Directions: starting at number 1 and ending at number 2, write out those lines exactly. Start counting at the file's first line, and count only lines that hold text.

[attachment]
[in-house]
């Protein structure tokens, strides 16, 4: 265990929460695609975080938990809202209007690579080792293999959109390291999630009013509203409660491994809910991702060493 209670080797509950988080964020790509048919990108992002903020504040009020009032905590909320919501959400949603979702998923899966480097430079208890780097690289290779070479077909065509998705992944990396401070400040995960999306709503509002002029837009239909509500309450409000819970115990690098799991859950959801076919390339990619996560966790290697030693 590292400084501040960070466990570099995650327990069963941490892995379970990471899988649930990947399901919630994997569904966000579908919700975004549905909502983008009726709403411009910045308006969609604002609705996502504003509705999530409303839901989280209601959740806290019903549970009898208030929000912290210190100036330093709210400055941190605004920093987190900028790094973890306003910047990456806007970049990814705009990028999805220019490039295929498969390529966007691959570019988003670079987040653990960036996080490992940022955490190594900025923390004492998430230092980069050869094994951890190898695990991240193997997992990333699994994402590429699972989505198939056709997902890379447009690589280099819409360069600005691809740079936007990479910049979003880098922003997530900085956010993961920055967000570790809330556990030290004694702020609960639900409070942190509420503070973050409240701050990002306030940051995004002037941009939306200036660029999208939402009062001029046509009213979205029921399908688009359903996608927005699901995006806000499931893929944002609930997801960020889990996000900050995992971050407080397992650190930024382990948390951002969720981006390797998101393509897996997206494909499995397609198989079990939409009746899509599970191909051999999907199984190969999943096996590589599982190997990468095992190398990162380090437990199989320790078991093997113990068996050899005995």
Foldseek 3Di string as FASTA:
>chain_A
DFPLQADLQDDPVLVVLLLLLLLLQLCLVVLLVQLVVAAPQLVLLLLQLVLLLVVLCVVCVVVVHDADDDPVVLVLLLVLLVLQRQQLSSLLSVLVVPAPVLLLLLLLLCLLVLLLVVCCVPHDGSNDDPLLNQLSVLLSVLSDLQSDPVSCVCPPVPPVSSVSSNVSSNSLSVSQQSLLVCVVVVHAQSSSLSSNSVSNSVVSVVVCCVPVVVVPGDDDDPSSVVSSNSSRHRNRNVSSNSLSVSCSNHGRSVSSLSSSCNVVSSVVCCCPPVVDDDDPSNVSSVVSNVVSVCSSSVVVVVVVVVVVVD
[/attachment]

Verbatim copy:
[in-house]
């Protein structure tokens, strides 16, 4: 265990929460695609975080938990809202209007690579080792293999959109390291999630009013509203409660491994809910991702060493 209670080797509950988080964020790509048919990108992002903020504040009020009032905590909320919501959400949603979702998923899966480097430079208890780097690289290779070479077909065509998705992944990396401070400040995960999306709503509002002029837009239909509500309450409000819970115990690098799991859950959801076919390339990619996560966790290697030693 590292400084501040960070466990570099995650327990069963941490892995379970990471899988649930990947399901919630994997569904966000579908919700975004549905909502983008009726709403411009910045308006969609604002609705996502504003509705999530409303839901989280209601959740806290019903549970009898208030929000912290210190100036330093709210400055941190605004920093987190900028790094973890306003910047990456806007970049990814705009990028999805220019490039295929498969390529966007691959570019988003670079987040653990960036996080490992940022955490190594900025923390004492998430230092980069050869094994951890190898695990991240193997997992990333699994994402590429699972989505198939056709997902890379447009690589280099819409360069600005691809740079936007990479910049979003880098922003997530900085956010993961920055967000570790809330556990030290004694702020609960639900409070942190509420503070973050409240701050990002306030940051995004002037941009939306200036660029999208939402009062001029046509009213979205029921399908688009359903996608927005699901995006806000499931893929944002609930997801960020889990996000900050995992971050407080397992650190930024382990948390951002969720981006390797998101393509897996997206494909499995397609198989079990939409009746899509599970191909051999999907199984190969999943096996590589599982190997990468095992190398990162380090437990199989320790078991093997113990068996050899005995």